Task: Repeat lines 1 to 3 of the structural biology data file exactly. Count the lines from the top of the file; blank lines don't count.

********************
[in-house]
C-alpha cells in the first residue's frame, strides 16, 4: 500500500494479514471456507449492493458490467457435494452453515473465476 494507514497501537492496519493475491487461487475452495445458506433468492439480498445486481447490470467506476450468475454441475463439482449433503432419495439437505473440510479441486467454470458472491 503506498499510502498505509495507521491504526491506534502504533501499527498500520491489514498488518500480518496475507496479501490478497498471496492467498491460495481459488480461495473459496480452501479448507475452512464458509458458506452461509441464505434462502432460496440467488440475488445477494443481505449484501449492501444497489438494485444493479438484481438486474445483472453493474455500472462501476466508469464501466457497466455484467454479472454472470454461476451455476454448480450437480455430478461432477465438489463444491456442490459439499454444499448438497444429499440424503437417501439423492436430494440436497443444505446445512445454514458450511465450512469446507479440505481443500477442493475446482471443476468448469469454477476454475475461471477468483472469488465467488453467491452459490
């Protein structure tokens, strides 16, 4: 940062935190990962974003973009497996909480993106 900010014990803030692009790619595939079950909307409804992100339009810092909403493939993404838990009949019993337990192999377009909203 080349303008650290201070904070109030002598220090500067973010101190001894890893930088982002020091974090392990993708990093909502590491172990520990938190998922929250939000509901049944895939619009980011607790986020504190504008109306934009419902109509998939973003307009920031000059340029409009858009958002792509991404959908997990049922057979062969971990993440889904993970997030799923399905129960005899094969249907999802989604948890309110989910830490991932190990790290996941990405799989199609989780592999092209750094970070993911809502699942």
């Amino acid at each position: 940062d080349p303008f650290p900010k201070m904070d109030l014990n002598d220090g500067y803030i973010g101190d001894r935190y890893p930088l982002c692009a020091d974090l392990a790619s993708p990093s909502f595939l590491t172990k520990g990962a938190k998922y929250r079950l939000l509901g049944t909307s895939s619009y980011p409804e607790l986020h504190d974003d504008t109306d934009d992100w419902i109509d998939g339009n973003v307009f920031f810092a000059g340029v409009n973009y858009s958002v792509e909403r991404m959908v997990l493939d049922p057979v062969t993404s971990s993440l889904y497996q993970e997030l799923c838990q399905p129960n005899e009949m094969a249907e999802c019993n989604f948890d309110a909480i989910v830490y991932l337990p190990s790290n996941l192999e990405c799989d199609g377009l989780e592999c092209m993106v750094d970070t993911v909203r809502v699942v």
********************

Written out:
[in-house]
C-alpha cells in the first residue's frame, strides 16, 4: 500500500494479514471456507449492493458490467457435494452453515473465476 494507514497501537492496519493475491487461487475452495445458506433468492439480498445486481447490470467506476450468475454441475463439482449433503432419495439437505473440510479441486467454470458472491 503506498499510502498505509495507521491504526491506534502504533501499527498500520491489514498488518500480518496475507496479501490478497498471496492467498491460495481459488480461495473459496480452501479448507475452512464458509458458506452461509441464505434462502432460496440467488440475488445477494443481505449484501449492501444497489438494485444493479438484481438486474445483472453493474455500472462501476466508469464501466457497466455484467454479472454472470454461476451455476454448480450437480455430478461432477465438489463444491456442490459439499454444499448438497444429499440424503437417501439423492436430494440436497443444505446445512445454514458450511465450512469446507479440505481443500477442493475446482471443476468448469469454477476454475475461471477468483472469488465467488453467491452459490
């Protein structure tokens, strides 16, 4: 940062935190990962974003973009497996909480993106 900010014990803030692009790619595939079950909307409804992100339009810092909403493939993404838990009949019993337990192999377009909203 080349303008650290201070904070109030002598220090500067973010101190001894890893930088982002020091974090392990993708990093909502590491172990520990938190998922929250939000509901049944895939619009980011607790986020504190504008109306934009419902109509998939973003307009920031000059340029409009858009958002792509991404959908997990049922057979062969971990993440889904993970997030799923399905129960005899094969249907999802989604948890309110989910830490991932190990790290996941990405799989199609989780592999092209750094970070993911809502699942």